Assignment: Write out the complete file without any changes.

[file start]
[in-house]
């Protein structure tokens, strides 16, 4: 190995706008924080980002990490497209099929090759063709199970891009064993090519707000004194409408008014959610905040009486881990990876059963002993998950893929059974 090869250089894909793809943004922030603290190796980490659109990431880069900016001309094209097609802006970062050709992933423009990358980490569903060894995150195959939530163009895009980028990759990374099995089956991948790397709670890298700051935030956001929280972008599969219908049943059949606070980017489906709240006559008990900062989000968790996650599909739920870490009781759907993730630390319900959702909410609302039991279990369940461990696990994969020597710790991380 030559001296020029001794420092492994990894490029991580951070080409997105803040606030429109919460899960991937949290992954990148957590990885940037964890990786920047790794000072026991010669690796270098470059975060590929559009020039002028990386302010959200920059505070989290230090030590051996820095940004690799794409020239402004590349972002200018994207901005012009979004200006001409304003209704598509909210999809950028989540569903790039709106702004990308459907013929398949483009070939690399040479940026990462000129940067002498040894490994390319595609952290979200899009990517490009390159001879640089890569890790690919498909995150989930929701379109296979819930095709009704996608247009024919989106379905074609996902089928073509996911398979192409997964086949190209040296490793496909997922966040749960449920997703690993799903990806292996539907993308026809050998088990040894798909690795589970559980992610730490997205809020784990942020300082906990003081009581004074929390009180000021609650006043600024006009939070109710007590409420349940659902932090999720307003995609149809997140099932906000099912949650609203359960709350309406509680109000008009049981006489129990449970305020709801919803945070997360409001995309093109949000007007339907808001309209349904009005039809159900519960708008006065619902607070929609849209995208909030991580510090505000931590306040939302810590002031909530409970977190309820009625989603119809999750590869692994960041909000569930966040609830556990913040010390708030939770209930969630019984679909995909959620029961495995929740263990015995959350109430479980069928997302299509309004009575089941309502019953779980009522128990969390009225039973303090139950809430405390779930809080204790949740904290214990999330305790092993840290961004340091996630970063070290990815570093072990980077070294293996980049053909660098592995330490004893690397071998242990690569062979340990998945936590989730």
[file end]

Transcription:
[in-house]
């Protein structure tokens, strides 16, 4: 190995706008924080980002990490497209099929090759063709199970891009064993090519707000004194409408008014959610905040009486881990990876059963002993998950893929059974 090869250089894909793809943004922030603290190796980490659109990431880069900016001309094209097609802006970062050709992933423009990358980490569903060894995150195959939530163009895009980028990759990374099995089956991948790397709670890298700051935030956001929280972008599969219908049943059949606070980017489906709240006559008990900062989000968790996650599909739920870490009781759907993730630390319900959702909410609302039991279990369940461990696990994969020597710790991380 030559001296020029001794420092492994990894490029991580951070080409997105803040606030429109919460899960991937949290992954990148957590990885940037964890990786920047790794000072026991010669690796270098470059975060590929559009020039002028990386302010959200920059505070989290230090030590051996820095940004690799794409020239402004590349972002200018994207901005012009979004200006001409304003209704598509909210999809950028989540569903790039709106702004990308459907013929398949483009070939690399040479940026990462000129940067002498040894490994390319595609952290979200899009990517490009390159001879640089890569890790690919498909995150989930929701379109296979819930095709009704996608247009024919989106379905074609996902089928073509996911398979192409997964086949190209040296490793496909997922966040749960449920997703690993799903990806292996539907993308026809050998088990040894798909690795589970559980992610730490997205809020784990942020300082906990003081009581004074929390009180000021609650006043600024006009939070109710007590409420349940659902932090999720307003995609149809997140099932906000099912949650609203359960709350309406509680109000008009049981006489129990449970305020709801919803945070997360409001995309093109949000007007339907808001309209349904009005039809159900519960708008006065619902607070929609849209995208909030991580510090505000931590306040939302810590002031909530409970977190309820009625989603119809999750590869692994960041909000569930966040609830556990913040010390708030939770209930969630019984679909995909959620029961495995929740263990015995959350109430479980069928997302299509309004009575089941309502019953779980009522128990969390009225039973303090139950809430405390779930809080204790949740904290214990999330305790092993840290961004340091996630970063070290990815570093072990980077070294293996980049053909660098592995330490004893690397071998242990690569062979340990998945936590989730």